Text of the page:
• 2. FASTER I/O PERFORMANCE The internal storage that a server utilizes has a dramatic effect on I/O performance and the resulting experience that end users have when accessing databases, email, media, and more. SSDs greatly improve upon the performance of traditional hard disks not only because they can act as faster primary storage, but also because they can support the intelligent division of storage load. In other words, frequently accessed data can be placed directly on the SSDs while other data can be placed on slower external storage. We used the Iometer tool to compare the performance of the IBM Flex System x240 with its maximum eight SSDs (through the Flex System Flash enablement kit) in both RAID 10 and RAID 5 configurations vs. the HP ProLiant BL460c Gen8 blade server with its maximum two SSDs in a RAID 1 configuration. We found that the high-speed SSD performance of the Flex System x240 delivered up to 177.7 percent more IOPS in RAID 10 and up to 182.3 percent more IOPS in RAID 5 than its competitor. The more IOPS that a server can handle, the more responsive requests are for the end user. Iometer uses a variety of access specifications, or simulated workloads, in various block sizes and I/O patterns to approximate the various kinds of applications that a business may use. Testing the response of servers handling files in small or large blocks shows that the server is ready to handle the variety of tasks that your organization may require. According to IBM, the 4-socket EP IBM Flex System x440 compute node also supports the 8-SSD RAID 0/1/5/10/50 and optional upgrade for RAID 6/60 configurations like the server in this study. IBM positions the x440 for high-end virtualization, mainstream databases, and memory intensive, high performance workloads. By supporting the same 8-SSD high IOPS configuration in both the x240 and x440, the IBM Flex System portfolio has the ability to support a wide range of database and virtualization needs. The IBM PureFlex and Flex System portfolios leverage a unique flash implementation called IBM Flex System Flash. Flex System Flashs combination of solid-state disk technology and high-speed controller architecture delivers greater performance than traditional HDDs. The Flex System Flash enablement kit used in this study allows both the IBM Flex System x240 and x440 compute nodes to support up to eight 1.8” SSD (4 hot-swappable, 4 embedded) drives for I/O-intensive workloads. Flex System Flash also enables hardware RAID 5/6 to provide redundancy, maximizing mission-critical data integrity.Blade server SSD performance comparison: IBM Flex System x240 vs. HP A Principled Technologies test report 2ProLiant BL460c Gen8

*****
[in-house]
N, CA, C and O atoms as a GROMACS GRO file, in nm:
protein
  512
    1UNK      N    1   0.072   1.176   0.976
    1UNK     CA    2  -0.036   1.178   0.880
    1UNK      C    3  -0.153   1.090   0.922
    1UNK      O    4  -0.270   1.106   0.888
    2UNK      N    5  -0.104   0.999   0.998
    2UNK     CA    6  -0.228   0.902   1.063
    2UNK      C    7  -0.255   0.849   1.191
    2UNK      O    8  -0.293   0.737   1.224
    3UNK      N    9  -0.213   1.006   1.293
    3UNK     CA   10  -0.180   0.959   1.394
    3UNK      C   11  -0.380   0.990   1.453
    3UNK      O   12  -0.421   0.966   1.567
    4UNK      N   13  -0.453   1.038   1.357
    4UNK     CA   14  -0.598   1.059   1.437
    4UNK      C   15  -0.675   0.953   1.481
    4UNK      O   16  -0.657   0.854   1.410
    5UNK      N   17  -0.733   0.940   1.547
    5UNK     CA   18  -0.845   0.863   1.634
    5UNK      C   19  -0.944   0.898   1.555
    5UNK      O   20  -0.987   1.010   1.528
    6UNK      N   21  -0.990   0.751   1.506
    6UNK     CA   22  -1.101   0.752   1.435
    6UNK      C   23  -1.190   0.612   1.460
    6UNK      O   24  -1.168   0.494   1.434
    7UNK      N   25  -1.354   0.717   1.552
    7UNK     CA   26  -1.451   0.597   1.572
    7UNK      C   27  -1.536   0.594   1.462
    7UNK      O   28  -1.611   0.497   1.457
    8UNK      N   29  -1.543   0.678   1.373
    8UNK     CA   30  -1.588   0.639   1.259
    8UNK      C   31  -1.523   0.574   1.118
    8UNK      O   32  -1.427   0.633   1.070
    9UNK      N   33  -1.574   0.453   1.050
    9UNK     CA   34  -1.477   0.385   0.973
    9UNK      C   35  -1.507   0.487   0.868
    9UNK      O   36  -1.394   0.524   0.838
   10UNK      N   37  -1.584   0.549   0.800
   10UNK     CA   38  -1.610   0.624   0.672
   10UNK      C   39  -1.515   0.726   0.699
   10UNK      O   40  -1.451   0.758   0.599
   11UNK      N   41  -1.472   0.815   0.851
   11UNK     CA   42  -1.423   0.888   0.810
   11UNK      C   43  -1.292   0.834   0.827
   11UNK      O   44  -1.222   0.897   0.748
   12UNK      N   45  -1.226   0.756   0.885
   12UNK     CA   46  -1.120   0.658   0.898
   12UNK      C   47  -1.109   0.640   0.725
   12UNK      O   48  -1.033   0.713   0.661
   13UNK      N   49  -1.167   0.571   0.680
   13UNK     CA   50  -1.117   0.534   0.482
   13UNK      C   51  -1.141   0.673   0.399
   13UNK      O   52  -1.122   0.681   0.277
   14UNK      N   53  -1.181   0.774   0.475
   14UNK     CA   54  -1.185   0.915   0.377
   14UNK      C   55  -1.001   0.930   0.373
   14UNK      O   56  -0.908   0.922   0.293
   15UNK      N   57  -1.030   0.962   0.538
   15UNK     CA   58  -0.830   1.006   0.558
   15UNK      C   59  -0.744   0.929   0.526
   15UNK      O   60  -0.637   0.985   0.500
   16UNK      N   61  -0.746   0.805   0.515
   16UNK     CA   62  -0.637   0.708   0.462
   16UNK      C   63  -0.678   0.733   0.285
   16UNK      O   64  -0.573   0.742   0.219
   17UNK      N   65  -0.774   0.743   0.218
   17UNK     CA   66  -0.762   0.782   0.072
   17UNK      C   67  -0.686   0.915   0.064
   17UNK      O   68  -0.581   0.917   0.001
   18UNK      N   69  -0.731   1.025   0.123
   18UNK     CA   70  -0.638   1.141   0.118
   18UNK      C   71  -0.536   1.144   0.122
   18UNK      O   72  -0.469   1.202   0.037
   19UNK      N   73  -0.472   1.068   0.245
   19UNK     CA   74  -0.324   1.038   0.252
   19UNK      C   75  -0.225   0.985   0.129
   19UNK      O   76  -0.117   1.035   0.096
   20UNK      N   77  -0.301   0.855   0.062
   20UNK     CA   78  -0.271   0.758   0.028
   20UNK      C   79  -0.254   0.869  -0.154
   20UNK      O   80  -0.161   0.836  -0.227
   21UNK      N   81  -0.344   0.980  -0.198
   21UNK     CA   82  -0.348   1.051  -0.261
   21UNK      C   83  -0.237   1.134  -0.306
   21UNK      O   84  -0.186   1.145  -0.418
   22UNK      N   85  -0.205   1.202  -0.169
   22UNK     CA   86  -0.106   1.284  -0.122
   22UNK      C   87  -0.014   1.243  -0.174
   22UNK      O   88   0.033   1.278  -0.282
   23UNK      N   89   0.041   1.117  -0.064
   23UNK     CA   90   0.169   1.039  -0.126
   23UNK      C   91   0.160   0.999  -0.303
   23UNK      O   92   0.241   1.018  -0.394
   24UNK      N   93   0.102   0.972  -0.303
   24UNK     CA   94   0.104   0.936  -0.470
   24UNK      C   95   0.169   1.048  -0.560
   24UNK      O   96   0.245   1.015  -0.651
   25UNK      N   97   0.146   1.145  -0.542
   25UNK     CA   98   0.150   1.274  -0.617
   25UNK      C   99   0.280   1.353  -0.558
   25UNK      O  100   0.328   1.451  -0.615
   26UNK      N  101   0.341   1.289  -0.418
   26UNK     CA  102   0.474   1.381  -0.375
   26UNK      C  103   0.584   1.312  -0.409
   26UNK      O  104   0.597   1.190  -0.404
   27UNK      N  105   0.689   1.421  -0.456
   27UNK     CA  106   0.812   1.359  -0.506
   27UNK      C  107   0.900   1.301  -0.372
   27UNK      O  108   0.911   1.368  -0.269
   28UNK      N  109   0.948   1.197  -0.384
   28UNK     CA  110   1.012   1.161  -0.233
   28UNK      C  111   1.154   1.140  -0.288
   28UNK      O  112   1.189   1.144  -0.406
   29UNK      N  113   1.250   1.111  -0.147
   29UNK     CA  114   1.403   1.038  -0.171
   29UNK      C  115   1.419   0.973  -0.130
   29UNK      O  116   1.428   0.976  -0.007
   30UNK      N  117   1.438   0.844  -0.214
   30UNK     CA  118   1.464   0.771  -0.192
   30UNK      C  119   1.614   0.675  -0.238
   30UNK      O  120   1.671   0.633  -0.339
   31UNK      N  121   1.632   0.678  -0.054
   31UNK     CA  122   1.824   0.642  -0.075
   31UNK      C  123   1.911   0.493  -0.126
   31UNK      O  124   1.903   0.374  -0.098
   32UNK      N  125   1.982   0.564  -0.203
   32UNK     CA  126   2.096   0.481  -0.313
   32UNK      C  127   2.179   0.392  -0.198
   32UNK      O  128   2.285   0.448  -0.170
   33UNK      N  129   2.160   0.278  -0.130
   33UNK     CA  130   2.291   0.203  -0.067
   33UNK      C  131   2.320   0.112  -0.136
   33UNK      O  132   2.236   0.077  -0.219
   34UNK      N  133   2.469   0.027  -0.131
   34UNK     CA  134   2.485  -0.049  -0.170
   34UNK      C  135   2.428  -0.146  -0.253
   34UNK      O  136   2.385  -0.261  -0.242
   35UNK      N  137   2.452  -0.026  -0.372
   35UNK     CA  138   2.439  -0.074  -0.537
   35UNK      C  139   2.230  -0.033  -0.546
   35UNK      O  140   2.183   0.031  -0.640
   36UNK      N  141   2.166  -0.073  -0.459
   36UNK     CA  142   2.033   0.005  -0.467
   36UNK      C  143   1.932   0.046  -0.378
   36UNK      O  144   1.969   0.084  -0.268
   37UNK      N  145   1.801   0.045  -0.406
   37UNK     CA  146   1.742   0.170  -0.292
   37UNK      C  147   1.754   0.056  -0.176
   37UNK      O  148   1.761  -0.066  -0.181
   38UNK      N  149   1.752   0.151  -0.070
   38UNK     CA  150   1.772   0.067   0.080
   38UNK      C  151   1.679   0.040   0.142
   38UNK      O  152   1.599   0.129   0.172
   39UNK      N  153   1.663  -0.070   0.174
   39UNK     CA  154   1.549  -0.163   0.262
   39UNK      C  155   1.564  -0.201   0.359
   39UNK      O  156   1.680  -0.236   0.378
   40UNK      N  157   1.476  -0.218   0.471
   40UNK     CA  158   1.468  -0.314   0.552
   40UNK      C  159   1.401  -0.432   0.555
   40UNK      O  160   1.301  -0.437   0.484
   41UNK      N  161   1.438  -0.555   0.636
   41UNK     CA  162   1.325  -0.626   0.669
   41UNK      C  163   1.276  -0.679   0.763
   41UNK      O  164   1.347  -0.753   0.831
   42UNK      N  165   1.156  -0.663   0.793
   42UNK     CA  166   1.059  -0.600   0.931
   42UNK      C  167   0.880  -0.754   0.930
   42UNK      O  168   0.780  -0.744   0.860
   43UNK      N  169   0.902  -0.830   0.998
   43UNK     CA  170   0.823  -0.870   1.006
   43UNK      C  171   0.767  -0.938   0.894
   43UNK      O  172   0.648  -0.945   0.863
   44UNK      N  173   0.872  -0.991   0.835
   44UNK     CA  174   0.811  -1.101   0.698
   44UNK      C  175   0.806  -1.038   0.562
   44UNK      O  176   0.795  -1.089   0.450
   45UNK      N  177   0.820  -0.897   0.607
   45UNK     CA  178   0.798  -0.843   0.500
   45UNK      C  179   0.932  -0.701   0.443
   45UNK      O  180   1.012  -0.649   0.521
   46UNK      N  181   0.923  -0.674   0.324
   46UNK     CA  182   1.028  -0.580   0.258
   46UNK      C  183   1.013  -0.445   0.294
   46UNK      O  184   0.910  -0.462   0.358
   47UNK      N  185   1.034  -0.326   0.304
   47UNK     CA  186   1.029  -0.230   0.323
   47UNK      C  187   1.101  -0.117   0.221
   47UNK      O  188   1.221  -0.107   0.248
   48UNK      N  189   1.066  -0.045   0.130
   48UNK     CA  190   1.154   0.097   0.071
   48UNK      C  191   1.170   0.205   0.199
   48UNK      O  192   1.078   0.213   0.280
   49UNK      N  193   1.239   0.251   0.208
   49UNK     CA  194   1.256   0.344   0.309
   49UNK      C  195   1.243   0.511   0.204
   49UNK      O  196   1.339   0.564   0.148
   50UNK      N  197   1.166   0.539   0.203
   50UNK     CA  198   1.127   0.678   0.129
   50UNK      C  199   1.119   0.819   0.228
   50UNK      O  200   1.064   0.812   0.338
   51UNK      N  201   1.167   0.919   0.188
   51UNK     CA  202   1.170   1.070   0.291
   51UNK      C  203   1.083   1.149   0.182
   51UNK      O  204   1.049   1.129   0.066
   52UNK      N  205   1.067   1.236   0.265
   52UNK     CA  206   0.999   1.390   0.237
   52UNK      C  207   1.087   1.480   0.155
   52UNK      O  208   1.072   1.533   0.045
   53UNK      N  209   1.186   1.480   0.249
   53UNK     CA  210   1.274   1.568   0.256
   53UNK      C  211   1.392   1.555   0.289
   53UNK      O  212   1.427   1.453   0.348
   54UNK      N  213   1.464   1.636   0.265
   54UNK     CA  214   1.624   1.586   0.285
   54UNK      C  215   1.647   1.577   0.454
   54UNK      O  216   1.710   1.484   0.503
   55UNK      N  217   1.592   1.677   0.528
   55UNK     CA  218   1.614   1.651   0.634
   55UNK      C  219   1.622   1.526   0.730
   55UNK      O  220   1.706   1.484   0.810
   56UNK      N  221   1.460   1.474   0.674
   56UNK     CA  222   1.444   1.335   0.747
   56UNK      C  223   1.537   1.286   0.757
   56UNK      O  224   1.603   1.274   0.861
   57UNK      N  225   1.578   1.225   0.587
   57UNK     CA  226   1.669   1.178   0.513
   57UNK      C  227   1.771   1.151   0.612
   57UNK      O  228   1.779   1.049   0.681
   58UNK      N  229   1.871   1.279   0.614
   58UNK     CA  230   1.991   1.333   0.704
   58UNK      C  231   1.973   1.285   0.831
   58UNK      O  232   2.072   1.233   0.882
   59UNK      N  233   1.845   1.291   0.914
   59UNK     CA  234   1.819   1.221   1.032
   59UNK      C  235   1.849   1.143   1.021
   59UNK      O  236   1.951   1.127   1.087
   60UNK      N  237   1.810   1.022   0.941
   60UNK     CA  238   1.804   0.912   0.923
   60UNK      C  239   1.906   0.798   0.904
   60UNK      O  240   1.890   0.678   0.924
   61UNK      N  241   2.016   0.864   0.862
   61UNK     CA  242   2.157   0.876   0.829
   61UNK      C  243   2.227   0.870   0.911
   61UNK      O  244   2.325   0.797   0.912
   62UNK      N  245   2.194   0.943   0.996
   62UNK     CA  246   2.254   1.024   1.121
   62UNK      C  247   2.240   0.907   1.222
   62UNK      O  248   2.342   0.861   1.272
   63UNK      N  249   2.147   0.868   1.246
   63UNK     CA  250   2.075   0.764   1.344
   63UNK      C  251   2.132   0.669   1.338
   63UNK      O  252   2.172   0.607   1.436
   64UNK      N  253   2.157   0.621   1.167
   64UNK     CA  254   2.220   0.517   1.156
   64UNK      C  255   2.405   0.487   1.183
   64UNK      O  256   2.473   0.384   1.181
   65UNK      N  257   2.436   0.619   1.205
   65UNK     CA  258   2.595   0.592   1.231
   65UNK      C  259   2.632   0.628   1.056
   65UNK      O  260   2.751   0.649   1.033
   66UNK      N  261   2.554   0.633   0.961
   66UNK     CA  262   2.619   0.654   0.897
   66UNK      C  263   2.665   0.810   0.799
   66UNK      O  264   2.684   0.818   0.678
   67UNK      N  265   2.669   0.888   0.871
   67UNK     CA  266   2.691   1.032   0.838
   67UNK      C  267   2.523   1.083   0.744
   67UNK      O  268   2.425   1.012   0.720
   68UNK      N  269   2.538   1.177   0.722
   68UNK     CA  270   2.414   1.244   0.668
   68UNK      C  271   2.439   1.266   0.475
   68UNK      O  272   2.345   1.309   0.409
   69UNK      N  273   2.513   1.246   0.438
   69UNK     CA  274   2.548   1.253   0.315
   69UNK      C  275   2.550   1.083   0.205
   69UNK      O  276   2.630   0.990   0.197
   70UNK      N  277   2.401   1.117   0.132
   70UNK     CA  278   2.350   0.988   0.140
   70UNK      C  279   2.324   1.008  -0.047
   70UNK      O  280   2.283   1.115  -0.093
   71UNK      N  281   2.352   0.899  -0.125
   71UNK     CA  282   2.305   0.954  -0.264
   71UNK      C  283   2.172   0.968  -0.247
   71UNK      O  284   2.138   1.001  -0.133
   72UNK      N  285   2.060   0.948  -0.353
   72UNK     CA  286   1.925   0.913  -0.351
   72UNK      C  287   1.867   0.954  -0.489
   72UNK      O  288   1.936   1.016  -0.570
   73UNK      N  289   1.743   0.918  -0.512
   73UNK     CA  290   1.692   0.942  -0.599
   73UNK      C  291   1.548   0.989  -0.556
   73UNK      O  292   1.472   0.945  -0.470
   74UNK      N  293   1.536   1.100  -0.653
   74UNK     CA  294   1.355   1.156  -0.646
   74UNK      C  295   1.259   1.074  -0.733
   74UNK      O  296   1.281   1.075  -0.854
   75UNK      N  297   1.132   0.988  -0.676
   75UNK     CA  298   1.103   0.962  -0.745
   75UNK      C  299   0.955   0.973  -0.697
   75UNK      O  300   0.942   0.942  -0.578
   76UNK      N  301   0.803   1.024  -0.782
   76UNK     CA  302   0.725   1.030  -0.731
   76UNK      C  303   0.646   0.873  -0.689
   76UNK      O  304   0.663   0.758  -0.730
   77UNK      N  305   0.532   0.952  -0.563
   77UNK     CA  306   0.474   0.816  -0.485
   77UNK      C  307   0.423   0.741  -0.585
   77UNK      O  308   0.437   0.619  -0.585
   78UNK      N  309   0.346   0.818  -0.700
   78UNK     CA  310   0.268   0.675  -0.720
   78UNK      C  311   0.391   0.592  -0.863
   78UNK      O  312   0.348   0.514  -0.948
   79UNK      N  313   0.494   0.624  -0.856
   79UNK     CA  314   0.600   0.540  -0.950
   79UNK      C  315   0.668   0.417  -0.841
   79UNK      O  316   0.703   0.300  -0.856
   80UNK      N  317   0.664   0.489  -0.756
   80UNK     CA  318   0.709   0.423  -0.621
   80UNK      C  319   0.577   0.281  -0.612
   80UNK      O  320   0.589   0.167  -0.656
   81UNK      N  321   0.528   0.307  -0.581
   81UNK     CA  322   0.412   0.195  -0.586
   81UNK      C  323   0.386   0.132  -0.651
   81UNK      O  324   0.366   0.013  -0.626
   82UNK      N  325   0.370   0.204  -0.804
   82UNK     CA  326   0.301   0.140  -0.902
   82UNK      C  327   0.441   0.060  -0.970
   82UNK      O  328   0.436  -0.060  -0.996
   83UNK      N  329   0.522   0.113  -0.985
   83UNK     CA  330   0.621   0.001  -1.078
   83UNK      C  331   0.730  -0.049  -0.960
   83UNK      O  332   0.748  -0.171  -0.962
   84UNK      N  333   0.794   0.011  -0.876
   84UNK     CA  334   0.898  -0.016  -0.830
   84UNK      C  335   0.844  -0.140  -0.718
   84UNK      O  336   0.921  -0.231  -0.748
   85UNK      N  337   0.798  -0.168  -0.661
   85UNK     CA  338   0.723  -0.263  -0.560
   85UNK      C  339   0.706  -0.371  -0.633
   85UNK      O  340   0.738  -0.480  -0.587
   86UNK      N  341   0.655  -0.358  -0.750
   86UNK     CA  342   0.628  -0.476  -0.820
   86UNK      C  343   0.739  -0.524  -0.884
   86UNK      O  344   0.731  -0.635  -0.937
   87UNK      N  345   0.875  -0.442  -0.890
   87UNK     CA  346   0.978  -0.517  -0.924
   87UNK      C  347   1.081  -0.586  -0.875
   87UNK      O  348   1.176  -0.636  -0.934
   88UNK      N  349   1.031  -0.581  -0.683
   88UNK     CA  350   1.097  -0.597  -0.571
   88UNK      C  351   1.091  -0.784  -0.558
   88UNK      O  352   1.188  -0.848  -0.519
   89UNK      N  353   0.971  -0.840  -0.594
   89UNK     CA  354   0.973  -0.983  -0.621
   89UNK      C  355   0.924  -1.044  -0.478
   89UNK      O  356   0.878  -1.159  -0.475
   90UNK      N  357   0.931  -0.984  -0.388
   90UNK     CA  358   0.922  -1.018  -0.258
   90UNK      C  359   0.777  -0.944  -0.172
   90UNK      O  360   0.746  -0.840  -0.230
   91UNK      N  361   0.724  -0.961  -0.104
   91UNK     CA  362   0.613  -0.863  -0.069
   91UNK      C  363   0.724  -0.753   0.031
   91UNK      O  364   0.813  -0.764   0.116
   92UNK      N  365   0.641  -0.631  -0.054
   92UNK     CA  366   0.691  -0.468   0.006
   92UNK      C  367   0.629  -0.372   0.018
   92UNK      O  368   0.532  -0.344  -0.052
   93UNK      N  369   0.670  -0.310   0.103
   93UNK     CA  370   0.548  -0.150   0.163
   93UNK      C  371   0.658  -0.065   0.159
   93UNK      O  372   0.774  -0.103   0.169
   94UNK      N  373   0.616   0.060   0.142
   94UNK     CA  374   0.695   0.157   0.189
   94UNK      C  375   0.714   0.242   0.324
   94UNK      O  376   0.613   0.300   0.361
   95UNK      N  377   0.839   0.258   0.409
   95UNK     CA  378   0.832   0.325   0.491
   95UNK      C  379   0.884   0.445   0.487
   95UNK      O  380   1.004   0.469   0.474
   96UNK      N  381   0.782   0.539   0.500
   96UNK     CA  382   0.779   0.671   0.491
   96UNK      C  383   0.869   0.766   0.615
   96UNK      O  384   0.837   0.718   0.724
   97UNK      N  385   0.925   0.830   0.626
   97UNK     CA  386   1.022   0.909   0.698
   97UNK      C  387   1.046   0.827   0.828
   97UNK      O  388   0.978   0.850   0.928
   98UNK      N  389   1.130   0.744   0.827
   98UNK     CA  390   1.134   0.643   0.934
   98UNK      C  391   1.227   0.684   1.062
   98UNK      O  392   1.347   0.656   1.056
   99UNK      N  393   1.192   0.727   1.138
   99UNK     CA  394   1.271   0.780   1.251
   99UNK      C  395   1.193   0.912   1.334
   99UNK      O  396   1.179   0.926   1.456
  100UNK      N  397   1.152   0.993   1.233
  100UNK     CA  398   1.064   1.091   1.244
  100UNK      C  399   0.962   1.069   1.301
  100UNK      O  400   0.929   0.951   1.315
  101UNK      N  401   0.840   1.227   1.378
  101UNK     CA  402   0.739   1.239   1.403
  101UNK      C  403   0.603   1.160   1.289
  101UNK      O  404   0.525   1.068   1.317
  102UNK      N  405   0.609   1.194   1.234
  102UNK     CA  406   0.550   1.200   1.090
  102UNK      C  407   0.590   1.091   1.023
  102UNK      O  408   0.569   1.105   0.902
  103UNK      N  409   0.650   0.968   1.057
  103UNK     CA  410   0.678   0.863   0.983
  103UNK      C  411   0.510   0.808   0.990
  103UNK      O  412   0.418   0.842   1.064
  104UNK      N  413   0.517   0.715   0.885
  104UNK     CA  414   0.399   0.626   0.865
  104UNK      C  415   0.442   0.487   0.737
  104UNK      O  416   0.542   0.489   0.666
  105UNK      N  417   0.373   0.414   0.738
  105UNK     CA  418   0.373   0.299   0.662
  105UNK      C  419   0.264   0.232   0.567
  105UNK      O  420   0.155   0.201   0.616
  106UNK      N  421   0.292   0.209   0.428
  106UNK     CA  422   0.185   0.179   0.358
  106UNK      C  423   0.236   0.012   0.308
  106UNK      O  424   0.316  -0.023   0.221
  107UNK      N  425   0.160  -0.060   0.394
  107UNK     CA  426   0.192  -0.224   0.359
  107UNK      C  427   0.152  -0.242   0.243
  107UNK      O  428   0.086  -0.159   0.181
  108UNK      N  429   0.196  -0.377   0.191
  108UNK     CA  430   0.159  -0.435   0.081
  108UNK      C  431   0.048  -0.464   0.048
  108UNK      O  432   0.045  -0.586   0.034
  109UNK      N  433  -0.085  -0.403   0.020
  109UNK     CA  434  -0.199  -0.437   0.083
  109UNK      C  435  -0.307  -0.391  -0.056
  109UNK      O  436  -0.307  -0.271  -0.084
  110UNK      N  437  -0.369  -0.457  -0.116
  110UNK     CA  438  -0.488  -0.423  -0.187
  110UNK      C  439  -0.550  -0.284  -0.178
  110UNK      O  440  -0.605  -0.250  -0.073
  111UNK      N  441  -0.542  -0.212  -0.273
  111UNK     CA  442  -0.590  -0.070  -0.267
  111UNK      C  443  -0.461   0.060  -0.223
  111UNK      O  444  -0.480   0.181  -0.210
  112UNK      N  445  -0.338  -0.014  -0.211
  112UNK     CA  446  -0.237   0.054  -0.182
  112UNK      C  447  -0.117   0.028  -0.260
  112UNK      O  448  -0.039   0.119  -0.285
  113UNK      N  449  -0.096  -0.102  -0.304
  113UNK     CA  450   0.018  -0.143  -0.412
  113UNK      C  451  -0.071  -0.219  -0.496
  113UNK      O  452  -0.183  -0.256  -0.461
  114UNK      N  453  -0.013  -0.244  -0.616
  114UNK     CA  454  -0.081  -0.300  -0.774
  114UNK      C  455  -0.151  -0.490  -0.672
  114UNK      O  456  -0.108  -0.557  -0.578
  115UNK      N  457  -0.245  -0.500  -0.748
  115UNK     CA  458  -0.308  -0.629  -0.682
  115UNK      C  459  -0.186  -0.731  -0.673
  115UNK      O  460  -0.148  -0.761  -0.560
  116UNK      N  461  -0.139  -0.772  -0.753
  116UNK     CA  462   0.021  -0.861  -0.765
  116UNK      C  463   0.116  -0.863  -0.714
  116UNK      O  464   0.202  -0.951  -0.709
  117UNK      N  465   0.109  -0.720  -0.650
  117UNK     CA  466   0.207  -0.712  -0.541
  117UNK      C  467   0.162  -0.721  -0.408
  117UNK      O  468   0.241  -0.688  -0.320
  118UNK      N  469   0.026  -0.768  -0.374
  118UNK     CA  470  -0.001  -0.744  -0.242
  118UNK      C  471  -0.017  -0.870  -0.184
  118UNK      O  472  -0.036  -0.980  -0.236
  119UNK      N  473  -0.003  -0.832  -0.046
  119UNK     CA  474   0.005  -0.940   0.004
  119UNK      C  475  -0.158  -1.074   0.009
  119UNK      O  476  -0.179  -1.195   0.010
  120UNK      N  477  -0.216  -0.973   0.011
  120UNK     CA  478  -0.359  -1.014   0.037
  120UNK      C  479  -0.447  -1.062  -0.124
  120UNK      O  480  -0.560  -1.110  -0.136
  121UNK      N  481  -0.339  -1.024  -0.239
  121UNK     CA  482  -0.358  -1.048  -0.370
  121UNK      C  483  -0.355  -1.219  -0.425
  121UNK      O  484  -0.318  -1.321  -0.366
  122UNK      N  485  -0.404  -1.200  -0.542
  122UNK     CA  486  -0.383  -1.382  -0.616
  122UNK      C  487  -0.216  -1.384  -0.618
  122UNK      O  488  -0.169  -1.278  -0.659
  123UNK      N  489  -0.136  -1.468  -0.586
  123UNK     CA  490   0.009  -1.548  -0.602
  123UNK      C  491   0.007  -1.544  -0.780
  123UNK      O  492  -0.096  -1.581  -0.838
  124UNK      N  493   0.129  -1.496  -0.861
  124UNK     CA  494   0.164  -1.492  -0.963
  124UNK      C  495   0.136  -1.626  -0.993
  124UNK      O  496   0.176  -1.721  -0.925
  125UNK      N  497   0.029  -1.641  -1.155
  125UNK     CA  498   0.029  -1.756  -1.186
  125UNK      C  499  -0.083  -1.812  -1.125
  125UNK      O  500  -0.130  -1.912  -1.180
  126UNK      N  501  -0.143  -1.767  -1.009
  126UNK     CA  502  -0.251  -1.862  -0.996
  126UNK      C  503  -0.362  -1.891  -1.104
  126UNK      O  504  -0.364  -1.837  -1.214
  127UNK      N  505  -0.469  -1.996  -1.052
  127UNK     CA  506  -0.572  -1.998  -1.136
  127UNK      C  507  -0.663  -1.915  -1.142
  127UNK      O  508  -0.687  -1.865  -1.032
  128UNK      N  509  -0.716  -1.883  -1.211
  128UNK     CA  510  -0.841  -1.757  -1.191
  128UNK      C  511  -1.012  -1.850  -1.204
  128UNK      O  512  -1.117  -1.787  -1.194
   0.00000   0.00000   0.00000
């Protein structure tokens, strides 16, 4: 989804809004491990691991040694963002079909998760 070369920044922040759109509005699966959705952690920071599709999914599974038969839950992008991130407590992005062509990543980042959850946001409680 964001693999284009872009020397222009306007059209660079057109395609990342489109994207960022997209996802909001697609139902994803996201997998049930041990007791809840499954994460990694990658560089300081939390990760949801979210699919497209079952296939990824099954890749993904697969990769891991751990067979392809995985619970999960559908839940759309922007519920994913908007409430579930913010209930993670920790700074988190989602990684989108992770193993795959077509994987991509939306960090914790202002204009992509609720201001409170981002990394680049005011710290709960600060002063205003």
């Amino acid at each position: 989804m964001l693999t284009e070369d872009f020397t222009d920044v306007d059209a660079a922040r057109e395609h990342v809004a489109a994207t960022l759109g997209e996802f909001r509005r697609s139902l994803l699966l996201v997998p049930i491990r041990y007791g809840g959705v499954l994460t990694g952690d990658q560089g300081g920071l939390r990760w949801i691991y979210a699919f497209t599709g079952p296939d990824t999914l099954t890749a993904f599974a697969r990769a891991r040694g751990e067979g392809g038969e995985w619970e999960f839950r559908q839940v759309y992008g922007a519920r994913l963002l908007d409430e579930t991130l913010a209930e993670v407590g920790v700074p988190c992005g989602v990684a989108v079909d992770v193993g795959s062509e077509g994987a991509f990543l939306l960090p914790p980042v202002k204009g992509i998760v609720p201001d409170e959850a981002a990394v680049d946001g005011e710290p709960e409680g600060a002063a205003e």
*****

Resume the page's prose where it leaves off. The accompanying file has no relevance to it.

• 3. ABOUT THE RESULTS We first present the results of our small block size workloads, which simulated the I/O activity of Exchange 2003, 2007, 2010, and of an online transaction processing database (OLTP) in our Iometer workloads. The IBM Flex System x240 outperformed the HP ProLiant BL460c Gen8 in all of these small block size workloads at both RAID levels we tested, with up to 101.6 percent greater performance when comparing the IBM server in RAID 10 to the HP server in RAID 1, and up to 68.0 percent greater performance when comparing the IBM Flex System x240 in RAID 5 to the HP server in RAID 1. Figure 1 presents the IOPS the IBM Flex System x240 achieved in both RAID 10 and RAID 5 configurations compared to the HP ProLiant BL460c Gen8 in RAID 1 on the small-block-size simulated workloads we tested. (Note: In Figures 1 through 3, we show the percentage win for the IBM RAID configurations over the corresponding HP result at the top of each bar.) Small block IOPS advantage with the IBM Flex System x240 in 45,000 RAID 10 and RAID 5 over the HP ProLiant BL460c Gen8 in RAID 1 40,000 101.6% Figure 1: The IBM Flex System 35,000 IBM RAID 10 68.0% x240 in RAID 10 and RAID 5 88.2% IBM RAID 5 30,000 101.4% configurations increased IOPS 53.0% HP RAID 1 25,000 IOPS by up to 101.6 percent over 58.4% the HP ProLiant BL460c Gen8 20,000 when handling simulated 15,000 84.3% Exchange email requests and 10,000 34.7% OLTP database activity. 5,000 0 DB OLTP 8K, 70/30, Exchange email 4K, Exchange email 8K, Exchange email 32K, 100/0 67/33, 100/0 67/33, 100/0 67/33, 100/0 Next, we show our results from the large block size tests, which simulated the I/O activity of a Decision Support System (DSS) database and both streaming media and video. The IBM Flex System x240 delivered up to a whopping 182.3 percent performance increase over the HP ProLiant BL460c Gen8. Figure 2 presents the IOPS achieved for the IBM Flex System x240 in RAID 10 and RAID 5 configurations over the HP ProLiant BL460c Gen8 in RAID 1 on the large-block-size simulated workloads in our testing. Note that because the block sizes are so large for the first two access specifications, the maximum throughput limitations essentially even out the RAID 10 and RAID 5 numbers.Blade server SSD performance comparison: IBM Flex System x240 vs. HP A Principled Technologies test report 3ProLiant BL460c Gen8